As you know, I have moved away from the classroom. For me, it was too big an investment of my time, and most of all, my emotional energy. I might return there soon. But probably not to a primary school classroom.

Secondary teachers have to deal with ratty teenagers and all that's associated with them, but being a primary school teacher is hard work! You are responsible for a group of up to 35 students for a whole year. Their 'life' is in your hands for that whole year. If you don't get them where they need to be by the end of that year, it's your fault. You may have changed the course of their life.

It sounds dramatic, and it probably is (this is me we're talking about!), but sometimes it is like that. There is so much pressure from so many directions: the community at large, the principal, the education department, other teachers, the students, and most of all, parents.

But teachers do it every day. And all the teachers I know do it really well. And it's not just teaching kids to read and write, it's a whole lot more: social skills, appreciation of the world beyond theirs, art, music, performance, maths, manners, ICT skills, problem solving, critical thinking, environmental responsibility, science, languages, construction...etc. For some students, teachers provide their only smile for the day, a compliment, a meal...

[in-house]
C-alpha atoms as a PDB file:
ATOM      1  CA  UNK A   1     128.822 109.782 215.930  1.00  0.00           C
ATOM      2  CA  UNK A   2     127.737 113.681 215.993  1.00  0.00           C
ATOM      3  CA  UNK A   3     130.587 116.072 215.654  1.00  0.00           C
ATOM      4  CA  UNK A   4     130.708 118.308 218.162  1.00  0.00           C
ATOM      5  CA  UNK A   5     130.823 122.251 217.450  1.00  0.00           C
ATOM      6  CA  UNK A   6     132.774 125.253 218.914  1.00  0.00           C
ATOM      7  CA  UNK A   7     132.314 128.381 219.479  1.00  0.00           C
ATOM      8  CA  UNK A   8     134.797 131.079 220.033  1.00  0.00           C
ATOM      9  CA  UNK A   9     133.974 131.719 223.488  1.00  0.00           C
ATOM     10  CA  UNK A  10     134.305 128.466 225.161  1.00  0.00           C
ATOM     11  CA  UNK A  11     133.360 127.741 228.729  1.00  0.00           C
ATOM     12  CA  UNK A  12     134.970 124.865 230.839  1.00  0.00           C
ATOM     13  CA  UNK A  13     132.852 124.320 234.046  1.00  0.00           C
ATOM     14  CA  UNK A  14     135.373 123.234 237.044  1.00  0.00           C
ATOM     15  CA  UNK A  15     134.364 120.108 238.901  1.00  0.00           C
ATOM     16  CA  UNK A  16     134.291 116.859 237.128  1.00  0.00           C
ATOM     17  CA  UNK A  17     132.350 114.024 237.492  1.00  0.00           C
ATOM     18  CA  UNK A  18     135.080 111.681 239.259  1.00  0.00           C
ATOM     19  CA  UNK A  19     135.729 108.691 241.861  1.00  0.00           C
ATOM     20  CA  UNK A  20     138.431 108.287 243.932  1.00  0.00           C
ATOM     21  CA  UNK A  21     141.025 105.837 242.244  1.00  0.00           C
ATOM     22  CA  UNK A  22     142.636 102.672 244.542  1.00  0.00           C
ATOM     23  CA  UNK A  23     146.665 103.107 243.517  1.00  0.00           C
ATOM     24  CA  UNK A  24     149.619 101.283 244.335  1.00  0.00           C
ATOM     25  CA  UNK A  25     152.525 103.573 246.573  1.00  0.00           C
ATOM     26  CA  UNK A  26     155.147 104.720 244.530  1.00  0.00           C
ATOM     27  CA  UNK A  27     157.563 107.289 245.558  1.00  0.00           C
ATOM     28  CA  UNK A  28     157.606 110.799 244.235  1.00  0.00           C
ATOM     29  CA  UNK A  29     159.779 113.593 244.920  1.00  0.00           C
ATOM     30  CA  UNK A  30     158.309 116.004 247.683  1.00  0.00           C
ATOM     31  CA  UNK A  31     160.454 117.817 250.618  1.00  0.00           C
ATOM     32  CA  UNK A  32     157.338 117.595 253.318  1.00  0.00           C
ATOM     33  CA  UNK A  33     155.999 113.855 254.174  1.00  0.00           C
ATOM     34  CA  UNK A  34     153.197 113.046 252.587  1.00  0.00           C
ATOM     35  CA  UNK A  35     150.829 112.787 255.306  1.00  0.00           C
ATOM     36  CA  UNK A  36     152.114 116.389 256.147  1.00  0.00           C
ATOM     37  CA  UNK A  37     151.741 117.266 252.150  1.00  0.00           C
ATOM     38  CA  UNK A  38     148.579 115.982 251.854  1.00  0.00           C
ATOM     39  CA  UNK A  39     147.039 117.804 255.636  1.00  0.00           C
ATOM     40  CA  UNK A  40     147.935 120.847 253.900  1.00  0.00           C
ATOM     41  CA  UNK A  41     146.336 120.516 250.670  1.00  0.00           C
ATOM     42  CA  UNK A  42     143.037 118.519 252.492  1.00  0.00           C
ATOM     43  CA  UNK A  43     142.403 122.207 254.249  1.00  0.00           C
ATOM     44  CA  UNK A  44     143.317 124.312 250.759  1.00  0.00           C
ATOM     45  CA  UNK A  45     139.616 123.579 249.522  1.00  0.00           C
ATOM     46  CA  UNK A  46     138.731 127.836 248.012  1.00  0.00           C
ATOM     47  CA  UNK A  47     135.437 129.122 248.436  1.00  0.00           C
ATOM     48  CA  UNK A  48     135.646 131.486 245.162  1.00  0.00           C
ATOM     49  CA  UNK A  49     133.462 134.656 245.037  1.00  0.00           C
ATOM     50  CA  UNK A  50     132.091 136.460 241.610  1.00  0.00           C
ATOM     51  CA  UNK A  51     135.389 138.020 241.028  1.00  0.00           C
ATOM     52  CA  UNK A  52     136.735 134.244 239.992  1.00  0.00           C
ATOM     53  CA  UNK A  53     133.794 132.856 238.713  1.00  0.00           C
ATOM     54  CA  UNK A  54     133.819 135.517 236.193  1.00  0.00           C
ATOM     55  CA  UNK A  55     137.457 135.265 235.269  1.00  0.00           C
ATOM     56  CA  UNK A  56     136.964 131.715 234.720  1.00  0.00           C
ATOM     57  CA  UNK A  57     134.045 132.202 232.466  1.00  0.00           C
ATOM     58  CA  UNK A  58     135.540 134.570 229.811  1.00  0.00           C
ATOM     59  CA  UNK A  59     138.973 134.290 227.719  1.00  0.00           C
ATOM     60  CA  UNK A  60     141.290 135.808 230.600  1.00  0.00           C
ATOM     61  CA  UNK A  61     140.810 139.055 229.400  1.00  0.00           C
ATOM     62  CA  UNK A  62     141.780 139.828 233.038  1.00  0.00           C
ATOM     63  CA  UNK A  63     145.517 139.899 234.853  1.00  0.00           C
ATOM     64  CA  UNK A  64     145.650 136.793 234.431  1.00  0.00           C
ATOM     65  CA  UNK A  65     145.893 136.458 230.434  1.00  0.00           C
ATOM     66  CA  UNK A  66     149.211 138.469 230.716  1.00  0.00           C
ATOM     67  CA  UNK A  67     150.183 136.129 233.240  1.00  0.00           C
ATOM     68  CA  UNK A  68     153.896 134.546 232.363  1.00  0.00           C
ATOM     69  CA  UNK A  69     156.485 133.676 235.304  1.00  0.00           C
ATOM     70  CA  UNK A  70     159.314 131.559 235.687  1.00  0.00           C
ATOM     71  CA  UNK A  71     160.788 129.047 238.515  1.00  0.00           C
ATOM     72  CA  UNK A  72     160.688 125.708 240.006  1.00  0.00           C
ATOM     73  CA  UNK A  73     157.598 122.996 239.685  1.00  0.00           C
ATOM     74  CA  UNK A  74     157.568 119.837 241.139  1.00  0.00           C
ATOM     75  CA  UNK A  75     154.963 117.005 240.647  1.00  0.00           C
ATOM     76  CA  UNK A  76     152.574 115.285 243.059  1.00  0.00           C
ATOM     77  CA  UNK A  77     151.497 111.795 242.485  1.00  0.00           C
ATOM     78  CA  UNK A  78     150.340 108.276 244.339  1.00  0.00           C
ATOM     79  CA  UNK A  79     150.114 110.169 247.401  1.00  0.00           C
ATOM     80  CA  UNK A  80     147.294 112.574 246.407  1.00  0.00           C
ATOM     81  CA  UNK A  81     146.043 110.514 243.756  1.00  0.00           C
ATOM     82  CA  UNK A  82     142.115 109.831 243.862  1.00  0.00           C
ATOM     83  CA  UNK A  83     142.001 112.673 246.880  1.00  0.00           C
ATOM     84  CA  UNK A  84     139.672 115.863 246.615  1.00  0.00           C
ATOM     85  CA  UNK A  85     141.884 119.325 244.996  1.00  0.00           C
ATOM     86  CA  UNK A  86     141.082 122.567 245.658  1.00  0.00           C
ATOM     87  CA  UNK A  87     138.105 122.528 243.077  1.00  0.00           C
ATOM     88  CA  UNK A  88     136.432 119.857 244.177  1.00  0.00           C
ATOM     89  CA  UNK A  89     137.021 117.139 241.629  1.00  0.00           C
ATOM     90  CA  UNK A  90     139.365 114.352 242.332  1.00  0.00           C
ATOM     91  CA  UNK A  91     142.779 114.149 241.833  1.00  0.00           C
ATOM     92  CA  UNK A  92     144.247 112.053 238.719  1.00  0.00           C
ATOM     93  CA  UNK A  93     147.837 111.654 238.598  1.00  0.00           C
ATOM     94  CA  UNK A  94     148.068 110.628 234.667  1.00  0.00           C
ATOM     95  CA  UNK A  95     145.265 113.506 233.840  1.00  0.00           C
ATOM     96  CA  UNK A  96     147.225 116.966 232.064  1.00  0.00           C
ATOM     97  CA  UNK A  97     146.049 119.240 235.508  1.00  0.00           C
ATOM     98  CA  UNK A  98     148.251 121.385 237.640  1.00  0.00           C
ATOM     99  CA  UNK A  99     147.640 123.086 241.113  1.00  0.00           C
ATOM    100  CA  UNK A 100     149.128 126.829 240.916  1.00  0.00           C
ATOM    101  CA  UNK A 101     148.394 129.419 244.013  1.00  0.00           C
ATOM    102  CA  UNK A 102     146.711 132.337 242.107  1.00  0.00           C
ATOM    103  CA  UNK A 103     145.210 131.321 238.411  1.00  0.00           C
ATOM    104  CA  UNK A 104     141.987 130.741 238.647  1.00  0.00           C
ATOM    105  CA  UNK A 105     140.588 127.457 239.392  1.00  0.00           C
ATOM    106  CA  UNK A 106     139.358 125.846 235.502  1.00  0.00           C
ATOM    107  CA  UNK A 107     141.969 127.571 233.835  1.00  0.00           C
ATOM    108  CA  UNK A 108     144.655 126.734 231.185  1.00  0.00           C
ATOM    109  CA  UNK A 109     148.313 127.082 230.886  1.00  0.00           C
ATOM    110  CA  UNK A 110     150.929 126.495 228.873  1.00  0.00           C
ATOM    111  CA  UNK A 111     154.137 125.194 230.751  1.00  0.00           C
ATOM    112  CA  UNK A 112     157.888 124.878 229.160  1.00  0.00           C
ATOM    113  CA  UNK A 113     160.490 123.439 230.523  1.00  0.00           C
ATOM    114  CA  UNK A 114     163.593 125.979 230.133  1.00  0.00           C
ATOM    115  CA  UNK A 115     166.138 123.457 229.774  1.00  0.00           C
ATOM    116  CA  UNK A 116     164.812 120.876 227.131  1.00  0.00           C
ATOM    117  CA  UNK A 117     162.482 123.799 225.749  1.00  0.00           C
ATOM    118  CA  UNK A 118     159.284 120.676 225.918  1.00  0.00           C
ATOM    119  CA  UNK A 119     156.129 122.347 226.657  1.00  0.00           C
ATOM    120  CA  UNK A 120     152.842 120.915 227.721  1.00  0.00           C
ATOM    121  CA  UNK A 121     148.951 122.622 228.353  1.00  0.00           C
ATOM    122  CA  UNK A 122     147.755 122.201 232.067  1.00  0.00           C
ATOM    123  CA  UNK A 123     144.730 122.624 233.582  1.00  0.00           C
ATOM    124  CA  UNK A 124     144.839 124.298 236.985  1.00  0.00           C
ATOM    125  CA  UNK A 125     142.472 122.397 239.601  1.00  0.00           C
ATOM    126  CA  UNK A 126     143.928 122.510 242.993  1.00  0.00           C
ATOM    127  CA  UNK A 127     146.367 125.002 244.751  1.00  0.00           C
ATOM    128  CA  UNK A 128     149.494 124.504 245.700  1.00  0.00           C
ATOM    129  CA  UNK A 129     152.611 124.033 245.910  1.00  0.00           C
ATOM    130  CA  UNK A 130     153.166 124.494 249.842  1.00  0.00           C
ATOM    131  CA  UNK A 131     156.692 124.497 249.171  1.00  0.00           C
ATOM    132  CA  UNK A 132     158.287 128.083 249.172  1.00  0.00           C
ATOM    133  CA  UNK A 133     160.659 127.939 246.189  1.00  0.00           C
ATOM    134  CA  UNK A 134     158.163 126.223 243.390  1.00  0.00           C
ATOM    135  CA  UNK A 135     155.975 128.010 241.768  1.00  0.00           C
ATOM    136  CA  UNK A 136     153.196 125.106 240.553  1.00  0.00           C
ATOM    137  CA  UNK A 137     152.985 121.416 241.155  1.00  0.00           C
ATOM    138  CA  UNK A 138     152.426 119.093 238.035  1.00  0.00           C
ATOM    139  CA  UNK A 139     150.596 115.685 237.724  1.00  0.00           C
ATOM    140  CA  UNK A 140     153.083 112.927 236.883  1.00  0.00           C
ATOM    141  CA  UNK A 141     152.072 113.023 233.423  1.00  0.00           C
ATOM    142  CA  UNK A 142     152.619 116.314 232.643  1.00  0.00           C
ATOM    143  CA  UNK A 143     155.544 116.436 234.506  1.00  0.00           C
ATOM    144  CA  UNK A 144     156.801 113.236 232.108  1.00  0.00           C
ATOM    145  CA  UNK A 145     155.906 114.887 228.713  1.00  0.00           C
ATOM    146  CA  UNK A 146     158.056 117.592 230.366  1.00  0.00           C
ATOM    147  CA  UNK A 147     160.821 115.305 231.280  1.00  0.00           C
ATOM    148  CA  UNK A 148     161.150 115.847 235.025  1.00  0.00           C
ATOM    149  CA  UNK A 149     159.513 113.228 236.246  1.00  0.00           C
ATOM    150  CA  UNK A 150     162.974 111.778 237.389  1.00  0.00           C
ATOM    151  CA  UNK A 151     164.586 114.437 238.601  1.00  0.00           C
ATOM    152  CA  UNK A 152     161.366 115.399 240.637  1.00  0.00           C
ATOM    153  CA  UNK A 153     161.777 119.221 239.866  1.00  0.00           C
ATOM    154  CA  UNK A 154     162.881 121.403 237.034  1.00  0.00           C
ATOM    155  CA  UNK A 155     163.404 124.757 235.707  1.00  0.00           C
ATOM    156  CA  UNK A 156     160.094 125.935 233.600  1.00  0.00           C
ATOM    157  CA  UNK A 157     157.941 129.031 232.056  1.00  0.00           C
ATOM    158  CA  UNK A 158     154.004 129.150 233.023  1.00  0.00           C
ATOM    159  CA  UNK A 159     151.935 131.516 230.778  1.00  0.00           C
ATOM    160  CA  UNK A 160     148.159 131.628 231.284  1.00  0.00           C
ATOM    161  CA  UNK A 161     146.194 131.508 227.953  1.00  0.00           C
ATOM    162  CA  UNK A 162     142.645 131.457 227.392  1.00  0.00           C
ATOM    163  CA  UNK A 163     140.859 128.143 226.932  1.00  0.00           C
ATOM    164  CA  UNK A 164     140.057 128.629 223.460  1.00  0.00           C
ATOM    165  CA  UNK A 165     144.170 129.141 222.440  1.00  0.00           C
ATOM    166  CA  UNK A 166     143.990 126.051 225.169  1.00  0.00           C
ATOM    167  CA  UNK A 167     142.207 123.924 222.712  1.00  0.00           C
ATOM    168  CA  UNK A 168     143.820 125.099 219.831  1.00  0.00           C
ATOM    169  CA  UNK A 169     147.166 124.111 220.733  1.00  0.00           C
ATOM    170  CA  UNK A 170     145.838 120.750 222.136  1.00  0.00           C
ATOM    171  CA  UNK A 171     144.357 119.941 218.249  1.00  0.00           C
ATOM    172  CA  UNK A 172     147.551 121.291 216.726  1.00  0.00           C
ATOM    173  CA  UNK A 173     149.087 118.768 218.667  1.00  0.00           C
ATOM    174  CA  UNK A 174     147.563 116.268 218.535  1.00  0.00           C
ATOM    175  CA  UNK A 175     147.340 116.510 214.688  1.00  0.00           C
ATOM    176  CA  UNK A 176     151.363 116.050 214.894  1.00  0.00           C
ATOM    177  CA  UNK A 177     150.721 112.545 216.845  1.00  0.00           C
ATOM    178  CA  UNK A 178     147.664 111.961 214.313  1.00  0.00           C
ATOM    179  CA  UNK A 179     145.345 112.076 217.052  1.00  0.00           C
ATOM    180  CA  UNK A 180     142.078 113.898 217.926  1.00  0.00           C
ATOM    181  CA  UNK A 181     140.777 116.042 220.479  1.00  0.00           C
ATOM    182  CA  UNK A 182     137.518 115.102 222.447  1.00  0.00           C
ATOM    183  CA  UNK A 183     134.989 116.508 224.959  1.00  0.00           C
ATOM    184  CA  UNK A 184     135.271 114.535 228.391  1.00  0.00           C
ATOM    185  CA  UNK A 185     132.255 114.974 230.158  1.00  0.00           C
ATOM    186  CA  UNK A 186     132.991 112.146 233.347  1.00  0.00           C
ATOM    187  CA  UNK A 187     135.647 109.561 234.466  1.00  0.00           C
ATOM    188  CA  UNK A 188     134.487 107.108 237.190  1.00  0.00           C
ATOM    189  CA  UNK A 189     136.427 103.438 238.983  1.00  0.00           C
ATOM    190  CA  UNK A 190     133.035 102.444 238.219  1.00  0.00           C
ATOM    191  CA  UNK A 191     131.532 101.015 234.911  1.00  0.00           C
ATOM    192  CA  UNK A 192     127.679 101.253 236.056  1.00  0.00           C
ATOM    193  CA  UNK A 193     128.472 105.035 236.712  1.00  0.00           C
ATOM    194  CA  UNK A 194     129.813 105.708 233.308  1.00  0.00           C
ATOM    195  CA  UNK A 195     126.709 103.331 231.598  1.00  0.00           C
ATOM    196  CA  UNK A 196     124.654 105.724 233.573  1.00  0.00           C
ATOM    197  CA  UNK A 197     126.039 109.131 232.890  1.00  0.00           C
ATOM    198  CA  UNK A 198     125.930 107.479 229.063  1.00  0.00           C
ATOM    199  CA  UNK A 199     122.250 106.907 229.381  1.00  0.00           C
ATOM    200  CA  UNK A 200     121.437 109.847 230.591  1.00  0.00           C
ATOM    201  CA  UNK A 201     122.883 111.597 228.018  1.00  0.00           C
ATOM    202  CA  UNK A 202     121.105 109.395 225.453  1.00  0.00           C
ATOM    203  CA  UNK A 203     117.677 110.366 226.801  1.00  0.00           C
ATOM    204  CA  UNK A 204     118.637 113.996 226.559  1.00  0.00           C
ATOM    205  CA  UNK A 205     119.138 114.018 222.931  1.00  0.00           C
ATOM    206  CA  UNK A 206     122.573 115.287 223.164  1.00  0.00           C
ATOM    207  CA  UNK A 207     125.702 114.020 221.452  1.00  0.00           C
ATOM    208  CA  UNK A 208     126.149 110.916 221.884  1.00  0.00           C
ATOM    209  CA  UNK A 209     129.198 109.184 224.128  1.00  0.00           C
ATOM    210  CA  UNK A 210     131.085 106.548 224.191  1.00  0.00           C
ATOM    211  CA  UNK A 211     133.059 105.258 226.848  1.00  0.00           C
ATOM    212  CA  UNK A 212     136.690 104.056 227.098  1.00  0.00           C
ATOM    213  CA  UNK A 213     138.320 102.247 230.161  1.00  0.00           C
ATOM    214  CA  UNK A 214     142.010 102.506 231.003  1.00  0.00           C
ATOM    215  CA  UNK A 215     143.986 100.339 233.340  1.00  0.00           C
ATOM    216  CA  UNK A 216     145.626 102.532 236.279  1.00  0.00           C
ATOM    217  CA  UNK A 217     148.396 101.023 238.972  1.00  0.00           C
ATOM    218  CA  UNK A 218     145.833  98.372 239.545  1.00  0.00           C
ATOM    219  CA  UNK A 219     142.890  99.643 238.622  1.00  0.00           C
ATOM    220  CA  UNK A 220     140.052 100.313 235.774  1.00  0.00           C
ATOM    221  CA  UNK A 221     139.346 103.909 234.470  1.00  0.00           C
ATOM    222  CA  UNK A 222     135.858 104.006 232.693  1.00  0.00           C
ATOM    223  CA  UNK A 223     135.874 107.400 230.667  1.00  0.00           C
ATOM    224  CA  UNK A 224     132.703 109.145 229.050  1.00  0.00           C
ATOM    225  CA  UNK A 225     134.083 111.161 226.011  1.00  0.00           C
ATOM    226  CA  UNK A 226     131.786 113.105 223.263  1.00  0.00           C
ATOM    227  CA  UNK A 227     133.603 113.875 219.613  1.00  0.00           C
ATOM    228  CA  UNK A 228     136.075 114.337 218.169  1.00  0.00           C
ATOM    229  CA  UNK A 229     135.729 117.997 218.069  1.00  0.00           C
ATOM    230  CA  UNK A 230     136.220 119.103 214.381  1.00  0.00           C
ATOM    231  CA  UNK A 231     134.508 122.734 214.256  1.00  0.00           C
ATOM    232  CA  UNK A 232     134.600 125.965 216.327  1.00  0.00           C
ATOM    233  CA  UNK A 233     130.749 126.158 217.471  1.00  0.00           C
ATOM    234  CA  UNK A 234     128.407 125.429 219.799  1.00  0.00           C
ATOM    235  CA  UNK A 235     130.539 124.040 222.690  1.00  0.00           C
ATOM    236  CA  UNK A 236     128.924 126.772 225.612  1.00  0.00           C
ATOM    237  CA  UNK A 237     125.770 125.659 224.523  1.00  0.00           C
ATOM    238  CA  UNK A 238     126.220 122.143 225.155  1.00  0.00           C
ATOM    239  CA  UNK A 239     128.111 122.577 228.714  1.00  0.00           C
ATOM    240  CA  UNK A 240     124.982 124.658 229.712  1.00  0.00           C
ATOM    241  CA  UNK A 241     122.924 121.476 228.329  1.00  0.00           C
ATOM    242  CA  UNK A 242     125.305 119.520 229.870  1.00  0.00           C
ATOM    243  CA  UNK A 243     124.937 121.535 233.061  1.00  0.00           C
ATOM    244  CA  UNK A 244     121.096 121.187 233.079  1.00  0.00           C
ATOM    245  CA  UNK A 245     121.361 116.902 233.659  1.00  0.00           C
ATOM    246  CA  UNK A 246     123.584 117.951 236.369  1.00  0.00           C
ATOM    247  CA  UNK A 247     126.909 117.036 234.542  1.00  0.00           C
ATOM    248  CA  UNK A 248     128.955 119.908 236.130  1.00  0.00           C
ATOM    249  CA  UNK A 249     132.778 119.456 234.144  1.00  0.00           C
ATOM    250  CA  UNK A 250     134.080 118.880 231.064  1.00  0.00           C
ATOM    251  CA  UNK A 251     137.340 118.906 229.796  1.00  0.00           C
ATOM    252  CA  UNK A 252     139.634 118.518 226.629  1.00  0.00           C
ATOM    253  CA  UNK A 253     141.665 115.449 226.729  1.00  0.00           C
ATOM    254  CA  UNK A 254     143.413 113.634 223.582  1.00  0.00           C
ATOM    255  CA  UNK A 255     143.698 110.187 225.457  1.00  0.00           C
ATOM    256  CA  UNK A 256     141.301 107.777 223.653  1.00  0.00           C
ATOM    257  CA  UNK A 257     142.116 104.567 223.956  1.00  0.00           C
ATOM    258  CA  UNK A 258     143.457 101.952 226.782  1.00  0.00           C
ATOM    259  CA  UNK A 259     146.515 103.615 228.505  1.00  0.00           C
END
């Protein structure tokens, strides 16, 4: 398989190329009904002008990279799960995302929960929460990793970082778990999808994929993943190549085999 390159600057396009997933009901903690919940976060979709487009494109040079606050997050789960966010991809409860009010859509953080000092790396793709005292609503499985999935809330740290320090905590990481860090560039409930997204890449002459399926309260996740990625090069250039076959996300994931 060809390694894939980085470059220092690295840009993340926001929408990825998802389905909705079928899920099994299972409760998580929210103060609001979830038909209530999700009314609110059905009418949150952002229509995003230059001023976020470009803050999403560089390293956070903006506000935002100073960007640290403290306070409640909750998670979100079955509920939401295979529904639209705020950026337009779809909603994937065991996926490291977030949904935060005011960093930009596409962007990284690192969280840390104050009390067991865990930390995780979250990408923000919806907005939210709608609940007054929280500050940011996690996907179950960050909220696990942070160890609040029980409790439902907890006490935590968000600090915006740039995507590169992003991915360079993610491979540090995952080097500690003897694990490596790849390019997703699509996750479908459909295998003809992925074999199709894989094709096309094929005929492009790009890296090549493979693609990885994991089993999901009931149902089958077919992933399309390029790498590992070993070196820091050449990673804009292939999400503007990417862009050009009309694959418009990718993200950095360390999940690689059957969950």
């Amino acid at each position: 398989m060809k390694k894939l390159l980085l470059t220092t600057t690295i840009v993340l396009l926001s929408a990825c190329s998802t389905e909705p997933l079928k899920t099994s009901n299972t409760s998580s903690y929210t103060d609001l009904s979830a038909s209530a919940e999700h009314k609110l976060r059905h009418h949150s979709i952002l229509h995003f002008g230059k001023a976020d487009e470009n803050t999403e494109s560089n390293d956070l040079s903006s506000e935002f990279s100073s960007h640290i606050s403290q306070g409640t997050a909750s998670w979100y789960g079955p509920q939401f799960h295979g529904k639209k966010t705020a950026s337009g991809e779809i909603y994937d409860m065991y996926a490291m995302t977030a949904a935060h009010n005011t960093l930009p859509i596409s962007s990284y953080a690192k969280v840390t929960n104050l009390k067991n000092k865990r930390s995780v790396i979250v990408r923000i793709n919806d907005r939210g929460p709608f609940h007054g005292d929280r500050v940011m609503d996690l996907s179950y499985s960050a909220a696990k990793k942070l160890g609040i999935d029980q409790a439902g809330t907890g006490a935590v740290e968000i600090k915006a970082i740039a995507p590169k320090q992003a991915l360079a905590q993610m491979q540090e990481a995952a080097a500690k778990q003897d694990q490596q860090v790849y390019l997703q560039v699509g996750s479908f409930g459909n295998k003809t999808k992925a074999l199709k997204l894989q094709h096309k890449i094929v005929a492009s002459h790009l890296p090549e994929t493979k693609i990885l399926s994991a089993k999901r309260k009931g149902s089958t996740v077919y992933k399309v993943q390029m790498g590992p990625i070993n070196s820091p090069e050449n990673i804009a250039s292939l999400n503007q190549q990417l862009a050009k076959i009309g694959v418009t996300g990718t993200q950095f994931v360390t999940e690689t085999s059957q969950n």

I couldn't do it. It was too much pressure, too much responsibility. Perhaps because of Sam. But maybe it would have happened anyway.

So I take my hat off to everyone who can. So often, you're told what you're not doing right. Today I'd like to tell you what you are doing right. You're teaching. You're doing a job that everyone thinks they know how to do, but probably couldn't. Especially not for the money they'd earn for doing it.

Well done teachers. You are awesome.


  1. The women who inspire me are those who have made their own choices and broken free of the status quo. Life's too short to be a zombie, living according to society's script.
    I too got some interesting reactions when I became a camera"man" and got into film editing. Oh, and karate instructing, that was a good one! Some have perceived my interests to be primarily masculine in nature, but I don't see it that way at all, I've always felt very female. Now I have a daughter has decided she hates girly clothes. Hmmm.... something in the DNA?